By the mid 1830s, Ohio had developed a canal system that linked Lake Erie in the north to the Ohio River in the south. Despite the success of the canals, transportation companies searched for other methods to traverse the state. They found their answer in the railroad industry, which proved to be much faster, cheaper, and more reliable than canals. Located on Lake Erie, Sandusky, Ohio was a major trading depot in the area. Plans were made to connect Sandusky to Cincinnati's port on the Ohio River. On September 4, 1835, construction began in Sandusky on the Mad River and Lake Erie Railroad line, forming the first railroad line located entirely in Ohio. The railroad reached Tiffin by 1841 and Springfield by 1848, where it merged with the Little Miami Railroad line, connecting Lake Erie to the Ohio River.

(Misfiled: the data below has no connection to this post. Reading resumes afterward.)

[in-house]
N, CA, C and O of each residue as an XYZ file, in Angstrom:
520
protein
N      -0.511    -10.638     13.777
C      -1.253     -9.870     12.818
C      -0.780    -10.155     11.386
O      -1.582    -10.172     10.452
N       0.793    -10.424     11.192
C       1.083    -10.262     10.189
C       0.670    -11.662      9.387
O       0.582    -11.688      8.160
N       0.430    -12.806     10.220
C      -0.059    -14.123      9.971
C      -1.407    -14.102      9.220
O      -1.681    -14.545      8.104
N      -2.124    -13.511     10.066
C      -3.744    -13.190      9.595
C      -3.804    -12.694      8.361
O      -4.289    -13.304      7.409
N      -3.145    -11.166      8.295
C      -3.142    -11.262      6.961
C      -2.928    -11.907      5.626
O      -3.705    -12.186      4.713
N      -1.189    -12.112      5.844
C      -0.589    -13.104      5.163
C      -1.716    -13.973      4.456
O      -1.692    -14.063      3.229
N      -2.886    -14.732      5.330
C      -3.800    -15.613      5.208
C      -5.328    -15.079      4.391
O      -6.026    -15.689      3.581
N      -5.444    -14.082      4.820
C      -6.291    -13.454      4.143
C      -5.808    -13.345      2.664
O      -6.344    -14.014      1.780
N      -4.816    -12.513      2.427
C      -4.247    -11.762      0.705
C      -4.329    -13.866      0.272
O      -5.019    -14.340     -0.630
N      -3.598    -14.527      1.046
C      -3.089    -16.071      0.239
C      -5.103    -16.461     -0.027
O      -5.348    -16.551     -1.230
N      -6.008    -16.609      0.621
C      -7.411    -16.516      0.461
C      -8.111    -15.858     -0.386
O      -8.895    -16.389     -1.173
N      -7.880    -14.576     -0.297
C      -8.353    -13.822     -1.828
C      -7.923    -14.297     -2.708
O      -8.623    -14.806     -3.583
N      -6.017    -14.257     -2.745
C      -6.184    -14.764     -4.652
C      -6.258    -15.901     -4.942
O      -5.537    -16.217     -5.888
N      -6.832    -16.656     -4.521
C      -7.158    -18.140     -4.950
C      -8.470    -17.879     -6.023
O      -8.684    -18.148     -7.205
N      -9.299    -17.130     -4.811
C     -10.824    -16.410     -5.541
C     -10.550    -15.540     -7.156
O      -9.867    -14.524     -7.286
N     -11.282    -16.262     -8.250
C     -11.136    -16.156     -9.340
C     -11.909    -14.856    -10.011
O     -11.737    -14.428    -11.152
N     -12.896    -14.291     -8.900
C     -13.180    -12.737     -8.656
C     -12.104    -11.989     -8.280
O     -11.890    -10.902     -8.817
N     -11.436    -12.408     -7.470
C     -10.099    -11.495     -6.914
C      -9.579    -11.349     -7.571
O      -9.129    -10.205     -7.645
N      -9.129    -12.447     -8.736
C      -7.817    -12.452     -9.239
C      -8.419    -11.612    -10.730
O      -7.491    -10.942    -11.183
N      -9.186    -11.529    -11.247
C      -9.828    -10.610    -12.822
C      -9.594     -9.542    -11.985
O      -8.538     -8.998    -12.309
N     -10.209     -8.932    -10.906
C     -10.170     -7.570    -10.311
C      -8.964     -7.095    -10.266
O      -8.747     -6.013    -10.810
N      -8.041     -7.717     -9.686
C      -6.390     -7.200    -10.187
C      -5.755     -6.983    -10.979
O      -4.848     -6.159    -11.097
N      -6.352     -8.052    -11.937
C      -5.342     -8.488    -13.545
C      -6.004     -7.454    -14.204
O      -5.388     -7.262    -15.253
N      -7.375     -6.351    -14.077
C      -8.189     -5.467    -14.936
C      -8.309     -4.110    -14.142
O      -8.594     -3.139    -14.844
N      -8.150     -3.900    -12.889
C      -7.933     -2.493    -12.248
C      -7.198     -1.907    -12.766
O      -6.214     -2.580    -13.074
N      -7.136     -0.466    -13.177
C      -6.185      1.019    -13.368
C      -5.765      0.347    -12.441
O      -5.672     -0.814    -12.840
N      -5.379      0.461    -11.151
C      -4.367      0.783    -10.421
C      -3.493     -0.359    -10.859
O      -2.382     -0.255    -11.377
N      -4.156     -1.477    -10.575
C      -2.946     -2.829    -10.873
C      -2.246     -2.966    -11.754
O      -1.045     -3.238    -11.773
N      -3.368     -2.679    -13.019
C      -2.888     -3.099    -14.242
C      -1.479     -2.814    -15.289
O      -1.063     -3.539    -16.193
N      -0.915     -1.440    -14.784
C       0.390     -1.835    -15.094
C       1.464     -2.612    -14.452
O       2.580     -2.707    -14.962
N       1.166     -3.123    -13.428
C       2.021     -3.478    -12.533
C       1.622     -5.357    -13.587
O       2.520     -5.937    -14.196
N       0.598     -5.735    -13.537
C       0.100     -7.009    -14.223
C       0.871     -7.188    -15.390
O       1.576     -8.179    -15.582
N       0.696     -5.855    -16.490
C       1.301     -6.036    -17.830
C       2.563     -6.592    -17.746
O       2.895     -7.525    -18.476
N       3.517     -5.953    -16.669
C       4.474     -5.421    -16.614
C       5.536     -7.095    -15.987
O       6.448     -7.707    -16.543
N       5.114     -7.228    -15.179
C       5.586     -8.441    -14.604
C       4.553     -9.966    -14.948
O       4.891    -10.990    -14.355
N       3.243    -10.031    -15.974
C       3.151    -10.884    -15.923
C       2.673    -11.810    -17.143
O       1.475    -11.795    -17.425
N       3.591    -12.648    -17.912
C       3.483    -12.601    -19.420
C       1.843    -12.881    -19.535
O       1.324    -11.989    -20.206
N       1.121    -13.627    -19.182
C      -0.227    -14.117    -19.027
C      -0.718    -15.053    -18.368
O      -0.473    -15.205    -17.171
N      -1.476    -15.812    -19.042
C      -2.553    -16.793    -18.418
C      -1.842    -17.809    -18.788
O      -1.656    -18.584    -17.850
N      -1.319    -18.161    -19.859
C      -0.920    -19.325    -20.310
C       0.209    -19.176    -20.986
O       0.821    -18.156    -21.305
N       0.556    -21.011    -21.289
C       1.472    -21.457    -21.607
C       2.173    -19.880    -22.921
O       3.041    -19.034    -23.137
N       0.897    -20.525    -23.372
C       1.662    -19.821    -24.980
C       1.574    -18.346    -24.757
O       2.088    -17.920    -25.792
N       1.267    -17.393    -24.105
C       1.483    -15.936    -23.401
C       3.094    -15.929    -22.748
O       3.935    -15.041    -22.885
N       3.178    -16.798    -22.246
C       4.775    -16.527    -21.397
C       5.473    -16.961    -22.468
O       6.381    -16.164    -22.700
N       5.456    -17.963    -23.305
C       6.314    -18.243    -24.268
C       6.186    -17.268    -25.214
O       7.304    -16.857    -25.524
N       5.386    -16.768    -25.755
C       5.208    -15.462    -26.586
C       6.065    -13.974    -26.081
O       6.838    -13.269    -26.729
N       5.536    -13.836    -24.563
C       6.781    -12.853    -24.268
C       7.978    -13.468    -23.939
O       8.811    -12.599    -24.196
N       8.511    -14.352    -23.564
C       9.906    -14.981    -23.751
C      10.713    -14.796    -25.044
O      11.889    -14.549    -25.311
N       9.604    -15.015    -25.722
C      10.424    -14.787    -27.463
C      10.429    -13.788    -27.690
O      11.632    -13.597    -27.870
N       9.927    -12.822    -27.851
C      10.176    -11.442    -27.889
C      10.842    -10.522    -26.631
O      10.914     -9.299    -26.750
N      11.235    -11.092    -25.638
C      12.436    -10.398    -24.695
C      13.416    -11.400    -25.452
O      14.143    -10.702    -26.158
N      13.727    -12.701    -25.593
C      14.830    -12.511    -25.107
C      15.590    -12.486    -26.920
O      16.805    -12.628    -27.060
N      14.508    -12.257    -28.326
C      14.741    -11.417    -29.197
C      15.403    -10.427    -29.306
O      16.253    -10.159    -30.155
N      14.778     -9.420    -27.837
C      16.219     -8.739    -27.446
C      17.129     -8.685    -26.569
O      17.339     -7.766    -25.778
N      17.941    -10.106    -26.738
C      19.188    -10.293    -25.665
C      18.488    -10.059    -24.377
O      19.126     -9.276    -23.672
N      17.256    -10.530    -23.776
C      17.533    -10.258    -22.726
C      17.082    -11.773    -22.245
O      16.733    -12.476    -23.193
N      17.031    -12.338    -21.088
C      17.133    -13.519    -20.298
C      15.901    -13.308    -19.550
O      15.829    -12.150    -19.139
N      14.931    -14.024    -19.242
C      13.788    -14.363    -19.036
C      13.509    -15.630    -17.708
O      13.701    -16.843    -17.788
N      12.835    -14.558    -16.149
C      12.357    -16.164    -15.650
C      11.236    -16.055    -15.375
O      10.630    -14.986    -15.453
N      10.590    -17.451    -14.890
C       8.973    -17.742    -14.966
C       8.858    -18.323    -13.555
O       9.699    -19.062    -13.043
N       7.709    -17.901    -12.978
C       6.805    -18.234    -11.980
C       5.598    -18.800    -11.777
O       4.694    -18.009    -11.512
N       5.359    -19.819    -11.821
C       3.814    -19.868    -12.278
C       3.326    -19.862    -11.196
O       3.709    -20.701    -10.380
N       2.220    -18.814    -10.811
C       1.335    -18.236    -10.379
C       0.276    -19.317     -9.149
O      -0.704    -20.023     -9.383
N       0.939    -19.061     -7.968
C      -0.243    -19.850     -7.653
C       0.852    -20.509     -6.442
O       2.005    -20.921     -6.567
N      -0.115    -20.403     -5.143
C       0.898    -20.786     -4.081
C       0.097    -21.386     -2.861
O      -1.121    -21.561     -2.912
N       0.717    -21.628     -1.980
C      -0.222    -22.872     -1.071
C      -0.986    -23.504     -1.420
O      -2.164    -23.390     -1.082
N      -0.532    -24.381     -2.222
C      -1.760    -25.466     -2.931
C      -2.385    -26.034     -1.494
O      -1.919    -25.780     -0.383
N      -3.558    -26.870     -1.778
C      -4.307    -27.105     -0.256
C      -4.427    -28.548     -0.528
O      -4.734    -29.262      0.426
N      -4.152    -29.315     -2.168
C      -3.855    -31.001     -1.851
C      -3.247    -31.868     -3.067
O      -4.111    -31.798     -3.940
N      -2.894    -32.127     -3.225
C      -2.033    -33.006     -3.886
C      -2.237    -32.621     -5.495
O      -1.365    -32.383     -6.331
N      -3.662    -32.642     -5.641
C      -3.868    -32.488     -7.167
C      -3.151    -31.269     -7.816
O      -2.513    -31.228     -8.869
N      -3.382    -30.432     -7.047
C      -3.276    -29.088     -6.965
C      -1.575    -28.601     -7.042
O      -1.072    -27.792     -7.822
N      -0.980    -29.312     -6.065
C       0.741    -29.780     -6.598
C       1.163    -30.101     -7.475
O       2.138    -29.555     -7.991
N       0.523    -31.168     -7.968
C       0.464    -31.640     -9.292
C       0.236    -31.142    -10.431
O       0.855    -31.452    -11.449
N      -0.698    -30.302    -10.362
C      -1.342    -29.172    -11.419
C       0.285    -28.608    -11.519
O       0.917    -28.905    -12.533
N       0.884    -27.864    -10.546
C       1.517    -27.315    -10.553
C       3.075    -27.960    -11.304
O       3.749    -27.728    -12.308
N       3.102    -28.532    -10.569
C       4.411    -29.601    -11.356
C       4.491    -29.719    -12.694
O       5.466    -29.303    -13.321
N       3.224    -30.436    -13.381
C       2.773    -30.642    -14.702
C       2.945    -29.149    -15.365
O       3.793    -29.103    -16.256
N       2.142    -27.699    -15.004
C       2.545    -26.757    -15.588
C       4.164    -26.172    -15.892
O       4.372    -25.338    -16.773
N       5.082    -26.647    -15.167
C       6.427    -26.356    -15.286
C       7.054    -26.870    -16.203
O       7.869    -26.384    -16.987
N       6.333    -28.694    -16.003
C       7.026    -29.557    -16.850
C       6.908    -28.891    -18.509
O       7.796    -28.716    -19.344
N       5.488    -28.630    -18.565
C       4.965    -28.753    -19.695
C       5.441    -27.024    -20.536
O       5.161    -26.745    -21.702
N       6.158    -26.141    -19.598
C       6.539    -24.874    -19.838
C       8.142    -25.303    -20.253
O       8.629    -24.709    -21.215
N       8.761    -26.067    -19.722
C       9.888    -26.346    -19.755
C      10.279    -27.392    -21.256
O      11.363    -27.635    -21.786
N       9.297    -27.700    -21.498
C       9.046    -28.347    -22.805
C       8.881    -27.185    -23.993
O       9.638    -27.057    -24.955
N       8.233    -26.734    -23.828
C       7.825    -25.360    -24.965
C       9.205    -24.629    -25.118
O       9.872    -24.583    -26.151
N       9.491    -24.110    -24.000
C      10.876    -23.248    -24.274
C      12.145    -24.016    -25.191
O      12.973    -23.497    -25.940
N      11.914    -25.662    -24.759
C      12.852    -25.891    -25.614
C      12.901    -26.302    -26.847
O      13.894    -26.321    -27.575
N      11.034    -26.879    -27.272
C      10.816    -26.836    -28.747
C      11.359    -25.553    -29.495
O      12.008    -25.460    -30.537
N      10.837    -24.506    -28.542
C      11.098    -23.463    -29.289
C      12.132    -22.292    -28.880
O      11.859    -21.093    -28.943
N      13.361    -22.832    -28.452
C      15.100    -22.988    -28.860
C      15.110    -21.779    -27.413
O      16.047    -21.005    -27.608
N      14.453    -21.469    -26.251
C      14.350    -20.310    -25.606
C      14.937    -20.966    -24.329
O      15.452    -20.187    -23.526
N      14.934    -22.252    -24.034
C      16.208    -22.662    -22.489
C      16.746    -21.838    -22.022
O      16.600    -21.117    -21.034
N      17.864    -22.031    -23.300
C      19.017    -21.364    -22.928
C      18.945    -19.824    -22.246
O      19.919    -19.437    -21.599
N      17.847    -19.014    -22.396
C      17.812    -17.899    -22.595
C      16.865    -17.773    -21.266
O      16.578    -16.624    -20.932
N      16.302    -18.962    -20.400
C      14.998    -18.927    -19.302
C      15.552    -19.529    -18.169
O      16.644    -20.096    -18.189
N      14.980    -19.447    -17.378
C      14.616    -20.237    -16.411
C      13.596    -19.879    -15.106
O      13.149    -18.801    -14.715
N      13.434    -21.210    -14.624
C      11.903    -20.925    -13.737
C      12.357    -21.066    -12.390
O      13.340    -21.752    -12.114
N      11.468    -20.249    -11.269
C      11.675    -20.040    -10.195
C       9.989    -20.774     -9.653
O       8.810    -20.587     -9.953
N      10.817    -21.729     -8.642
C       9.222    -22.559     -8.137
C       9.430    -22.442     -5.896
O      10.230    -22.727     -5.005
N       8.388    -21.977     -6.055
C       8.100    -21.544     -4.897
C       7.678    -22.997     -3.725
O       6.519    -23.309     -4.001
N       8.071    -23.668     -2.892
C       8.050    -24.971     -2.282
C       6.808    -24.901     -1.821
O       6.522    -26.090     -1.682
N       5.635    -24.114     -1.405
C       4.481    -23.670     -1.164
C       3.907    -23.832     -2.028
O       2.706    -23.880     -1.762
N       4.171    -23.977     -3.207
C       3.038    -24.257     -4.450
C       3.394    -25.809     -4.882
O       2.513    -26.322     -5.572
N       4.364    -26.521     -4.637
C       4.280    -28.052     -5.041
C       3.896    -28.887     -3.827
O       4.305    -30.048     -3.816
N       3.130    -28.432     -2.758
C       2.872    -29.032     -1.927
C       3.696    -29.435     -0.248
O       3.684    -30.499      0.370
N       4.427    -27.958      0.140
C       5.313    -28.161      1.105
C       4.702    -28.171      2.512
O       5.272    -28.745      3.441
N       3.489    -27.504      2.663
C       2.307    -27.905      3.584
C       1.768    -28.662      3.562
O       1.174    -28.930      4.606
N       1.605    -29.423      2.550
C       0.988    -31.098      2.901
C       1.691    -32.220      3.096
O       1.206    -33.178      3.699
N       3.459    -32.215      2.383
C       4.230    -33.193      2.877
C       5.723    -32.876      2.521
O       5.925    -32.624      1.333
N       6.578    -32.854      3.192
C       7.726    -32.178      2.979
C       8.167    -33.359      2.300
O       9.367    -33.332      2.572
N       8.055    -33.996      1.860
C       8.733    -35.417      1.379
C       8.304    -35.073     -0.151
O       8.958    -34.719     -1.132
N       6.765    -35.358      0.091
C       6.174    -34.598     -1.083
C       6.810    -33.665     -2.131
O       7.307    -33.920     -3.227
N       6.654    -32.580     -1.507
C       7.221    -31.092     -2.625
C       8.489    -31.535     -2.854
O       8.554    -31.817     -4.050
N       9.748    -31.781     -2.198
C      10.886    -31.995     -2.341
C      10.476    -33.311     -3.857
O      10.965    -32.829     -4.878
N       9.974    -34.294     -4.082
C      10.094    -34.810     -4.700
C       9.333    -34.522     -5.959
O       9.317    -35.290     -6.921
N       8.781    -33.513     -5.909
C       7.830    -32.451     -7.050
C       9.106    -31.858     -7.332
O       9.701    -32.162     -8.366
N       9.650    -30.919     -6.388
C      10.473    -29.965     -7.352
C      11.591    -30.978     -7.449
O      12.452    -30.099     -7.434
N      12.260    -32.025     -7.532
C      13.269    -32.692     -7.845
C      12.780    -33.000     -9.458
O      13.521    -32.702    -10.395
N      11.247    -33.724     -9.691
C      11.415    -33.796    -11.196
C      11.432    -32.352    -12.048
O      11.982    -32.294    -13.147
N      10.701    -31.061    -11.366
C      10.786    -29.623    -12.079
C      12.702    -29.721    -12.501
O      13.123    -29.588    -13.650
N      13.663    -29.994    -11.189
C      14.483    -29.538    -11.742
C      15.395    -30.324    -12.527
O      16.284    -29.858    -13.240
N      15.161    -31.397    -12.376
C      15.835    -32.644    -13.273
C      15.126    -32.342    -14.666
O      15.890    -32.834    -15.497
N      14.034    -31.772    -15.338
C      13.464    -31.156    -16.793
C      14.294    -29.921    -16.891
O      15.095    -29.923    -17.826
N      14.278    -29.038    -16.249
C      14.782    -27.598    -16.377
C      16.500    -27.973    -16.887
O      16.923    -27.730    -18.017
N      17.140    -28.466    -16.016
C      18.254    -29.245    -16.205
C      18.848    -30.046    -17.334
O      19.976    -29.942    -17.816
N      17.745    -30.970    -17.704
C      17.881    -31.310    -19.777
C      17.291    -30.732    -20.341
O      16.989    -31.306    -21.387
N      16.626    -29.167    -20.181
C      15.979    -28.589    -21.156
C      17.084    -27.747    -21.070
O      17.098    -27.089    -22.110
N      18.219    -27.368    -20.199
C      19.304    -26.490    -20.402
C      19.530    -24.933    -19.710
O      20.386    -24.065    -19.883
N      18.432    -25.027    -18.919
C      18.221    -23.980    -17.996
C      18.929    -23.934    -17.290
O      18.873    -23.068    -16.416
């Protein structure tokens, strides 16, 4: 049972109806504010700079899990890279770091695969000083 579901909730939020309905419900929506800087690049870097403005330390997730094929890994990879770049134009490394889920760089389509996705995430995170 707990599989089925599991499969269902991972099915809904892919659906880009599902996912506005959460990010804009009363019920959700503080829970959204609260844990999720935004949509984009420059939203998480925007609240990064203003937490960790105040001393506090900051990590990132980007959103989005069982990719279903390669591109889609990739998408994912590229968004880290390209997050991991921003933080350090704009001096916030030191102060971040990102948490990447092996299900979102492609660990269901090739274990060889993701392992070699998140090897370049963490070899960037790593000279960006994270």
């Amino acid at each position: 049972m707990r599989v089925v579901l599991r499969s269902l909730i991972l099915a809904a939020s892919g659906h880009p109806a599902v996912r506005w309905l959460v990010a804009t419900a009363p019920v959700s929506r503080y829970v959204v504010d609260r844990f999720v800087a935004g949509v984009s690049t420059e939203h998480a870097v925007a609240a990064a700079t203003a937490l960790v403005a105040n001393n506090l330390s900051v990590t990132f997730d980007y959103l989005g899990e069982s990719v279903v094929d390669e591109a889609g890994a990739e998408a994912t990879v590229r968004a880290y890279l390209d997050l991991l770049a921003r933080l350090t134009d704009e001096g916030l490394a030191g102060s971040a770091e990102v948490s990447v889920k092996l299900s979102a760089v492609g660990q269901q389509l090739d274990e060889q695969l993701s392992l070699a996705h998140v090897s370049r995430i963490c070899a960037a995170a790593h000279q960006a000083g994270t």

In 1858, the Sandusky Dayton Cincinnati Railroad Company took control of Mad River and Lake Erie Railroad line and built the Tiffin passenger depot in 1862, which served as one of six railroad depots in the Tiffin area. As a result of the rail lines, Seneca County experienced a real estate boom. Over the next several decades, the Mad River and Lake Erie Railroad changed ownership at least four times. In 1892, the Tiffin depot came under the control of the Big Four Railroad (Cleveland, Cincinnati, Chicago, and St. Louis), until services ended between Berwick and Sandusky, including Tiffin, on July 1, 1938, when the railroad failed to make a profit. The depot is part of the Fort Ball-Railroad Area Historic District that is listed on the National Register of Historic Places.